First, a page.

Editor in Chief: Moh. Reza Huwaida Tuesday, February 19th, 2019

Challenges of Nation Building in Afghanistan

It is necessary to know that nation-building has many important aspects.  Firstly, it is about building a political entity which corresponds to a given territory, based on some generally accepted rules, norms, and principles, and a common citizenship.  Secondly, it is also about building institutions which symbolize the political entity – institutions such as a bureaucracy, an economy, the judiciary, universities, a civil service, and civil society organizations.  Nation-building is therefore about building the tangible and intangible threads that hold a political entity together and gives it a sense of purpose. 
The critical question is why has the task of nation-building been so difficult in Afghanistan, and the fruits so patchy, despite our enormous human and natural resources?  I would like to suggest that we should look for the answer in the following critical areas.
The Challenge of History
The historical legacies of Ethnical rule creates some challenges for nation-building in Afghanistan.  Ethnical rule divided Afghanistan not only based on ethnicity but also based on the religion of different ethnicities of the people of Afghanistan with different land tenure systems, local government administration, educational systems, and judicial systems. Under these conditions, it was easy for prejudice and fear to thrive. 
The Challenge of Socio-Economic Inequalities
One of the most important aspects of nation-building is the building of a common citizenship.  But how can we have a common citizenship when the person in a certain part of the country has a radically different quality of life from the person in other parts of Afghanistan due to ethnic identity?  Or when the woman in one part of the country is more likely to die than the woman in other certain parts due to ethnic identity?  Through the development of the economy and equal opportunities for all, or through the development of social welfare safety nets, mature nations try to establish a base-line of social and economic rights which all members of the national community must enjoy.
The Constitutional Challenge
Since its independence, the Afghanistan has been facing the challenge of crafting a constitutional arrangement that has the backing of an overwhelming majority of Afghans. In most constitutions of Afghanistan the rights of ethnic groups have been neglected. As a result, it has been one of the main causes of ethnic conflicts in the country and has acted as one of the main barriers to nation building in Afghanistan. However, the new Constitution of Afghanistan, has been developed considering this issue and it has clearly considered this issue in Art. 6: The state is obliged to create a prosperous and progressive society based on social justice, protection of human dignity, protection of human rights, realization of democracy, and to ensure national unity and equality among all ethnic groups and tribes and to provide for balanced development in all areas of the country. However, most provisions of this article has not been translated to action yet.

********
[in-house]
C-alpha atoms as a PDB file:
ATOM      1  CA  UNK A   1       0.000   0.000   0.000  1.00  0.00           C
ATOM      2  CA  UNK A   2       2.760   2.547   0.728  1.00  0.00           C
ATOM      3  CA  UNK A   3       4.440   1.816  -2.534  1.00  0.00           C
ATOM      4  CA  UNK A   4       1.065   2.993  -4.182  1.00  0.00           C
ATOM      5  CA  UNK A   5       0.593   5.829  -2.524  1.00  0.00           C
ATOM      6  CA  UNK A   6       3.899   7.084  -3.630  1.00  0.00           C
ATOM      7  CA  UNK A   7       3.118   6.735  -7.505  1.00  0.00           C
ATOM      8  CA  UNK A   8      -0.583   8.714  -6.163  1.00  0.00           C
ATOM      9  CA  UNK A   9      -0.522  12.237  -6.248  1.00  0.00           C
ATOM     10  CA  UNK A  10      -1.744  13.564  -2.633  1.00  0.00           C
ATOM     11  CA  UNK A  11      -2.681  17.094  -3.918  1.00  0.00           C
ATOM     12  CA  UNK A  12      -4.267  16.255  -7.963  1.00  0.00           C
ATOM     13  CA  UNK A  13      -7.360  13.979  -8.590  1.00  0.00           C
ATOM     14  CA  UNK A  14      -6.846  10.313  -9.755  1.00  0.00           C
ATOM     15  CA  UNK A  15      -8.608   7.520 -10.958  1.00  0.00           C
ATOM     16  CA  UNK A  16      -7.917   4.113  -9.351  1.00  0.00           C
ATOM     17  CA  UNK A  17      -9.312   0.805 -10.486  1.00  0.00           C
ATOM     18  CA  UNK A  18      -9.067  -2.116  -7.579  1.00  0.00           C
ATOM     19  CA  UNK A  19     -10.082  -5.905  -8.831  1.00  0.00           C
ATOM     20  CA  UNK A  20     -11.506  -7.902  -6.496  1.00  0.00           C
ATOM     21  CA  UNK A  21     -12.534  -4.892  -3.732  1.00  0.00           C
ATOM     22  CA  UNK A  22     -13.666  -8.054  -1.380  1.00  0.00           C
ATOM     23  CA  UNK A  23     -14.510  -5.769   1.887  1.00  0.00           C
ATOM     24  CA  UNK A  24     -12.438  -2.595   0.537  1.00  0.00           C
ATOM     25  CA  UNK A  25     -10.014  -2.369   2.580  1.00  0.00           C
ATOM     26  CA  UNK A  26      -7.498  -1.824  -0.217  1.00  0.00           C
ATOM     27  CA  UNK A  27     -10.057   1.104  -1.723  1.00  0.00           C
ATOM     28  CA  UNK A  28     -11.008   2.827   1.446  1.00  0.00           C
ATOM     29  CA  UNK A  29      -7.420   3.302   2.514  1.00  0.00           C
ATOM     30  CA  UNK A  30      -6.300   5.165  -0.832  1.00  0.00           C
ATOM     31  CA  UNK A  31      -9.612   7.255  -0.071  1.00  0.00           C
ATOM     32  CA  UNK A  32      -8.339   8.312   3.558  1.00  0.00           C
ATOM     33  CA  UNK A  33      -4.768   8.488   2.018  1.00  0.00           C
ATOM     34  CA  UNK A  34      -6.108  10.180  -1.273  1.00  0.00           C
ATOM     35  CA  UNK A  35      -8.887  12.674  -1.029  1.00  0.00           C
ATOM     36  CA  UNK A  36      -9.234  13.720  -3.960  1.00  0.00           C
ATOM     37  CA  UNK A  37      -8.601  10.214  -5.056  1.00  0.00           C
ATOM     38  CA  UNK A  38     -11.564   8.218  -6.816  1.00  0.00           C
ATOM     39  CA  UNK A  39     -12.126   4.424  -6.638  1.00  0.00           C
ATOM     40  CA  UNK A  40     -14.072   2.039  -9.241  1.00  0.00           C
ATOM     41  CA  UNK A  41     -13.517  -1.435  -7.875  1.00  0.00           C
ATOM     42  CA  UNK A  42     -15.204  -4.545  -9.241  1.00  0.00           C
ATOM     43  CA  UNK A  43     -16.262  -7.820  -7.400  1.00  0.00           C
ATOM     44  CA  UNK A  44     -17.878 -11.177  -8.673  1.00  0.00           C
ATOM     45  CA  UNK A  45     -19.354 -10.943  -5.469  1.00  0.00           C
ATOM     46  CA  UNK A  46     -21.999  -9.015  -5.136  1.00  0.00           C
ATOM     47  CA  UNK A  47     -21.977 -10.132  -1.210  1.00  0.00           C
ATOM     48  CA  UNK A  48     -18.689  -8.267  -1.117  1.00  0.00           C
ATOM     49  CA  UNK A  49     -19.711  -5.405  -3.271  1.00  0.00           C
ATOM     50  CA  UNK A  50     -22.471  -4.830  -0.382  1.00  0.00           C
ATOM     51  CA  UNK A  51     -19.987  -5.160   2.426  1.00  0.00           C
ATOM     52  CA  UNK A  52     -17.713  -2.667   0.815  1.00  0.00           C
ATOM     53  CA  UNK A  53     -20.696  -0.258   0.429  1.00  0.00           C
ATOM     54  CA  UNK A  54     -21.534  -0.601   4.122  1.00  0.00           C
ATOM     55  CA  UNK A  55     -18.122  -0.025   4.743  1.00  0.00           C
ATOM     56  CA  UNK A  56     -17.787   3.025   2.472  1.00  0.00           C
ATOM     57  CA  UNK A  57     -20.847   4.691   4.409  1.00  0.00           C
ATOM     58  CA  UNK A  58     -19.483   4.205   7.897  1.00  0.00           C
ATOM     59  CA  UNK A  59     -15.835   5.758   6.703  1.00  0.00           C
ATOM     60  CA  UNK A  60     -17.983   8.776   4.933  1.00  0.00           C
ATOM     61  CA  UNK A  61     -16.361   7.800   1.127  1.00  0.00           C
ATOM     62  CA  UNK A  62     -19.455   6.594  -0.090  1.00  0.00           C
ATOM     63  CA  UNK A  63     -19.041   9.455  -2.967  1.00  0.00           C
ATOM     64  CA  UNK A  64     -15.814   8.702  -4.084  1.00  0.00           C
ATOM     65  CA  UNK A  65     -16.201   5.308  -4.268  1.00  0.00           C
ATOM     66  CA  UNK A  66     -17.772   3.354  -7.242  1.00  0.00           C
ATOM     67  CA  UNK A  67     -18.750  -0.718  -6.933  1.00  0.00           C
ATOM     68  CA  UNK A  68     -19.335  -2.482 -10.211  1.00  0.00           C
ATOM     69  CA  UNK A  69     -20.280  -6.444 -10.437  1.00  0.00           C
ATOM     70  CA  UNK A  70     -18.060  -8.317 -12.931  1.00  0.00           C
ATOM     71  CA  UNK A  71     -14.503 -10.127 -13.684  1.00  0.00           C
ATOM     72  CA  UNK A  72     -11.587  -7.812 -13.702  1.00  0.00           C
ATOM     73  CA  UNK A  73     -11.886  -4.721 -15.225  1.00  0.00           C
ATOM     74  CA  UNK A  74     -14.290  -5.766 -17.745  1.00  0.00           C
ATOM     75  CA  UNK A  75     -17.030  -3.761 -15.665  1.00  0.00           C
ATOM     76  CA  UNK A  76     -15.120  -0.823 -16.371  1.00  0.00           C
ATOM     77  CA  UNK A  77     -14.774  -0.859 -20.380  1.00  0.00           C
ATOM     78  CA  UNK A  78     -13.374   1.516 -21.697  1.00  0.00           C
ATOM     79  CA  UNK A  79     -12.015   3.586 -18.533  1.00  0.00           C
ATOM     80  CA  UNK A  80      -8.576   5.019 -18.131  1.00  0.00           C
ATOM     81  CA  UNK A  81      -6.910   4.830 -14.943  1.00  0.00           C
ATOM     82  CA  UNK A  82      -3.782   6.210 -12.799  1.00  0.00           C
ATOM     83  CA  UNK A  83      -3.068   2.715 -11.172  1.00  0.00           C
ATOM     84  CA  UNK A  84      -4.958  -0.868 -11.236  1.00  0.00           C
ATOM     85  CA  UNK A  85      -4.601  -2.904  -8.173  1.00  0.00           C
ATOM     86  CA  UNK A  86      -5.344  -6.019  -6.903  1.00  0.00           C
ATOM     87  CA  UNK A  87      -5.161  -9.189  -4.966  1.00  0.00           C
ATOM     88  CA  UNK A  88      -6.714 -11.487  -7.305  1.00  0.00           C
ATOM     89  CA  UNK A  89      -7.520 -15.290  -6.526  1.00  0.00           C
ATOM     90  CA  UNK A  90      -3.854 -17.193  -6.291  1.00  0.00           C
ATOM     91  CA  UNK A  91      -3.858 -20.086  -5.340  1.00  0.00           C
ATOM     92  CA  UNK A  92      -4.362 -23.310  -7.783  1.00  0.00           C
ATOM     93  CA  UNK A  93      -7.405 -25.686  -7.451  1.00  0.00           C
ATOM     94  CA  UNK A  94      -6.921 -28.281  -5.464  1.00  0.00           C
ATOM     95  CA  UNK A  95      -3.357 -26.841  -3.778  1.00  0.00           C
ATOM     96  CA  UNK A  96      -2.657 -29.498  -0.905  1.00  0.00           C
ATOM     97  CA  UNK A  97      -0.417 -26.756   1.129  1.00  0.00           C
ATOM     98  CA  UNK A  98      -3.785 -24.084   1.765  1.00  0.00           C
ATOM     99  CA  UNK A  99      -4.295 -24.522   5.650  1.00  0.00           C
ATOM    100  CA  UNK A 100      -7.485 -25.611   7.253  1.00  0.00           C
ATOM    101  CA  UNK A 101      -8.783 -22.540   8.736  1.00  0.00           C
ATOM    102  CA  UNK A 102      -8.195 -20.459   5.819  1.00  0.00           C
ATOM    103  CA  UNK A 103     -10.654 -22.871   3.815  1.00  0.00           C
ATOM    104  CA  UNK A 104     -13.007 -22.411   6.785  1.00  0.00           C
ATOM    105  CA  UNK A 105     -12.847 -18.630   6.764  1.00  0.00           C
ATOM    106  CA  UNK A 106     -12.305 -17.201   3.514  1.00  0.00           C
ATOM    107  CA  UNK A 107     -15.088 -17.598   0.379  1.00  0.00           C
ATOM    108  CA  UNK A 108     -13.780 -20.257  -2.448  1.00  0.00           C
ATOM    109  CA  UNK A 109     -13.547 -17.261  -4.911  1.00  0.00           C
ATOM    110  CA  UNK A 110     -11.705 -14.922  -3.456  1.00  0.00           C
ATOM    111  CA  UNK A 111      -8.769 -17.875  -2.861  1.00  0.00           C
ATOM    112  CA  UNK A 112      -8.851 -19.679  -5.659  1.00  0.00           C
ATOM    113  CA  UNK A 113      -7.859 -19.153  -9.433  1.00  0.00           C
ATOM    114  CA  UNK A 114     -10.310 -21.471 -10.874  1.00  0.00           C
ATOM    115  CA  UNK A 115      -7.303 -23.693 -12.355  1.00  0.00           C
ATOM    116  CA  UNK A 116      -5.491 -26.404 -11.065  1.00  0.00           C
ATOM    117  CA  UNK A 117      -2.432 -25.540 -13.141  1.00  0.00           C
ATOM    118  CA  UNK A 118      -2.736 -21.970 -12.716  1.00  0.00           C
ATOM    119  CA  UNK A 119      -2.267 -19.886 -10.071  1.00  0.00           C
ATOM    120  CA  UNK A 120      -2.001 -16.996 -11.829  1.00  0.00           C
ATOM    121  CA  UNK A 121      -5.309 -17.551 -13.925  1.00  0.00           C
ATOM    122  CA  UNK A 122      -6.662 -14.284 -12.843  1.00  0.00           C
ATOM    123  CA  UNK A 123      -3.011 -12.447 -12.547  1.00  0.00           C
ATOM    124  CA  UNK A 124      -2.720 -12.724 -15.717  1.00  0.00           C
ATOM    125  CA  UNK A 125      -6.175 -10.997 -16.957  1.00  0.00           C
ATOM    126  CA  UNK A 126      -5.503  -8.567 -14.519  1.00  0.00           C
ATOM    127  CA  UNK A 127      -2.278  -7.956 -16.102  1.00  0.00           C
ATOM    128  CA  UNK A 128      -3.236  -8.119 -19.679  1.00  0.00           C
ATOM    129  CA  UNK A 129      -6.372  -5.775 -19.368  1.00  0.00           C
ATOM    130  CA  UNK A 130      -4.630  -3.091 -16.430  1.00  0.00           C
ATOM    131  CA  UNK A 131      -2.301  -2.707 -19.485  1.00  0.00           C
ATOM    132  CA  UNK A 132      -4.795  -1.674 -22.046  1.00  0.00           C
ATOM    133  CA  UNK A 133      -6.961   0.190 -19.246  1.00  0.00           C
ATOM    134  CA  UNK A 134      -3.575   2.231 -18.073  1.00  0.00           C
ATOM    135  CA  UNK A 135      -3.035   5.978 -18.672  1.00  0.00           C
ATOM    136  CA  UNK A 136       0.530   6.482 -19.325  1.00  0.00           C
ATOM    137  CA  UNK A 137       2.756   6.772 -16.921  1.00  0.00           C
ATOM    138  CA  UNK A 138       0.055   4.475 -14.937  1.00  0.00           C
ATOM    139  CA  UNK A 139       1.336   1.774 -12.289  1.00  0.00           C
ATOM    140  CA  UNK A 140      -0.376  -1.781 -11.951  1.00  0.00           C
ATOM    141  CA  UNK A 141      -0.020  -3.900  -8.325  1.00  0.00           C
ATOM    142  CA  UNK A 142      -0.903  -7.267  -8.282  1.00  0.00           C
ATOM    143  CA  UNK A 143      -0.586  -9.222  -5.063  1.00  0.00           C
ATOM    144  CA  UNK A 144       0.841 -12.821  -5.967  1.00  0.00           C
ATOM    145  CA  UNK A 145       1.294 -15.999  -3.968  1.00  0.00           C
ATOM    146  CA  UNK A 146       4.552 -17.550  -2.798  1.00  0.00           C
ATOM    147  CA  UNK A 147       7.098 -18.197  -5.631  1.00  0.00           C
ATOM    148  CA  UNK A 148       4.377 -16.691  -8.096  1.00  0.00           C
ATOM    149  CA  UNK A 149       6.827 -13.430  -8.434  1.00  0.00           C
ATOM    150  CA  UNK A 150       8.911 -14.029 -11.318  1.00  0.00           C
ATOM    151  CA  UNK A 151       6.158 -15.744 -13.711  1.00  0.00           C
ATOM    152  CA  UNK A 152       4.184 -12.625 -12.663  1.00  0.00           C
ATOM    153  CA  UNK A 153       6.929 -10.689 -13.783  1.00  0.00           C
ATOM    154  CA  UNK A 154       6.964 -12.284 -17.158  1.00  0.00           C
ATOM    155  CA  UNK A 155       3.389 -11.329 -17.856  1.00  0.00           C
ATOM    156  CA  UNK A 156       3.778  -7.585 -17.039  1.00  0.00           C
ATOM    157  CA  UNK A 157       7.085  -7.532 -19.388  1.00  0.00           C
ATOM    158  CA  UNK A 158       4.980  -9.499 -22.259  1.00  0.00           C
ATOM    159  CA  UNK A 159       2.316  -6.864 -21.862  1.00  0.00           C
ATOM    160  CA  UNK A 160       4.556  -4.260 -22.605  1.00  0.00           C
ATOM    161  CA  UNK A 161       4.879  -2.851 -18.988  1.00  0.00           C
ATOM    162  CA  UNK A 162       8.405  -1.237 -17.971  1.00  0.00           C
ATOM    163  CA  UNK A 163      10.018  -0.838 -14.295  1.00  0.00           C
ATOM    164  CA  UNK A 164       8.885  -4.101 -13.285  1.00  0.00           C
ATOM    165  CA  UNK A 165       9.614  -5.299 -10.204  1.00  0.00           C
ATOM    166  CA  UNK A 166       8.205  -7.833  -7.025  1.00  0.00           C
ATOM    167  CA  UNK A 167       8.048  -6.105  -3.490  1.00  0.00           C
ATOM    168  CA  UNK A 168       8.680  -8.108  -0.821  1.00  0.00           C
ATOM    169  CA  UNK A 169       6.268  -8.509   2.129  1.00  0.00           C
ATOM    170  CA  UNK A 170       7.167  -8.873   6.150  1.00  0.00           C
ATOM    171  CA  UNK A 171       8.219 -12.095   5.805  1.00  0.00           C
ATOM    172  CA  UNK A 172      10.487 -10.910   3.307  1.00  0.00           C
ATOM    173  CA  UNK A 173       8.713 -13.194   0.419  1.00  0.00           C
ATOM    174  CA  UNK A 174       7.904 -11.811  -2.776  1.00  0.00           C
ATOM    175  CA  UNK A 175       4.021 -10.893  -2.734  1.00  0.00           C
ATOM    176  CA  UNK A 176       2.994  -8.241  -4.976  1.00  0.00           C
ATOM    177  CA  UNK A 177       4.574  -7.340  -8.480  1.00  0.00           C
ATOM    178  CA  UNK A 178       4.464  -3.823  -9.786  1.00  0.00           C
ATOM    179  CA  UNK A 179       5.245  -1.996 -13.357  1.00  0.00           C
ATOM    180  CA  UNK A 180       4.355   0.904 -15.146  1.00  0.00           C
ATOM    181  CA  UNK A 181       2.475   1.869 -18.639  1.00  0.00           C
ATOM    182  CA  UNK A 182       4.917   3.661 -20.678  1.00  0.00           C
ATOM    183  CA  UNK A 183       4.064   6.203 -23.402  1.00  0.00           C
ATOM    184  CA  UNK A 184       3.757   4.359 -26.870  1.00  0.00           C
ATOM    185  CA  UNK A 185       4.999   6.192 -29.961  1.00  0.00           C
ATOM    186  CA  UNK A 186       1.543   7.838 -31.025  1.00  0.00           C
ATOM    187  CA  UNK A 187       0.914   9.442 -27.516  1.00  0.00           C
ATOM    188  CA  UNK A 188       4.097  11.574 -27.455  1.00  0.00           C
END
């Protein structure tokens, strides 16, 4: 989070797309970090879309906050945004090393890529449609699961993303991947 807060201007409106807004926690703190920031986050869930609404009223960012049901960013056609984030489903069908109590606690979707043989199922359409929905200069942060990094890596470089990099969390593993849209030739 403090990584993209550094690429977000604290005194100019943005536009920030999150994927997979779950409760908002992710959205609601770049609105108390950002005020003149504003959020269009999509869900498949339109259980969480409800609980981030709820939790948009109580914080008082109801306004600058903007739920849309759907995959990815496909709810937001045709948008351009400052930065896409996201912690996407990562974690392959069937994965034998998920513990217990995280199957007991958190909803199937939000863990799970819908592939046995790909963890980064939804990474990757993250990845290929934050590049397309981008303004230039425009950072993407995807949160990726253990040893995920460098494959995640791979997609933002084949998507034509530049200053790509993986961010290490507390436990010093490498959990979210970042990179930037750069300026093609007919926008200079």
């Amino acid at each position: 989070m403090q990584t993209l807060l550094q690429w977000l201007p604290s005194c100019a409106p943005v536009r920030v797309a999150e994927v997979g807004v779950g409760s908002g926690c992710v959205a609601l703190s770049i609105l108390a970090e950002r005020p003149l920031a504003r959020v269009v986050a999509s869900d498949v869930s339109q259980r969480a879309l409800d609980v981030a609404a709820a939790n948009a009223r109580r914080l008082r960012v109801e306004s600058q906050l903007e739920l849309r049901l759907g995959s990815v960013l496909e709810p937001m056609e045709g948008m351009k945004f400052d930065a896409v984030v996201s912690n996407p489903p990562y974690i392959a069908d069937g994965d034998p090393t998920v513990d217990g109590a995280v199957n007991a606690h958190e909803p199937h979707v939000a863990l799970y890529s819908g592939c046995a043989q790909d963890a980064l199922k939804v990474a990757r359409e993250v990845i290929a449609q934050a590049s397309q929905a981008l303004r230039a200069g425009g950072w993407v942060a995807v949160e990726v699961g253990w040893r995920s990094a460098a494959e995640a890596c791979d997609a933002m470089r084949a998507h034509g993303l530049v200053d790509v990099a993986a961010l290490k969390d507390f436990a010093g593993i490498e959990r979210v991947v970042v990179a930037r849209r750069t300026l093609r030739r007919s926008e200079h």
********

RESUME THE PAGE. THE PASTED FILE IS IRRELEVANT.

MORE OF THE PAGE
The Challenge of Building Institutions for Democracy and Development
One of the critical challenges of nation building in Afghanistan is the challenge of institution building.  Whether nations are able to manage their political and social disputes peacefully, without lapsing into conflict, or sustain economic growth without creating huge inequalities, critically depend on the quality of the relevant national institutions. As a rule, there are three important components to institution building:  setting the rules; hiring persons with the technical expertise and moral competence to interpret the rules or implement the goals of the organizations; and ensuring that the institutions inspire public confidence by being transparent, fair and consistent.Afghanistan, In this regard, needs to create or strengthen institutions that may help achieve the national goals of democratic governance and sustainable development.
The Leadership Challenge
As the research and our leadership experience show, the trouble with Afghanistan is the failure of leadership.  Leadership is a critical factor in nation-building and it should be understood in two important but related ways.  Firstly, there are the personal qualities of integrity, honesty, commitment, and competence of individual leaders at the top.  Secondly, there are the collective qualities of common vision, focus, and desire for development of the elites as a whole.
As a result, if we are to succeed in nation-building, we must have a leadership that is committed to the rule of law and has a demonstrable sense of fairplay and democratic tolerance; a leadership with ability and integrity; above all else, we must have a leadership that can see beyond the ostentatious pomp of office.
I cannot conclude this article without touching on the current situation of Afghanistan.  No nation can exist in isolation and nation-building must take account of the international context of the country in question.  The external dimensions of our nation-building agenda, in the framework of concentric circles of interest and influence, must necessarily take account of our responsibilities and obligations in the Asia, and in the world as a whole since the challenges facing the international system defy purely national solutions. I would like to end my article by reiterating that nations are built by men and women who have the will and vision to accomplish greatness, not for themselves, their immediate families and friends, but for their country.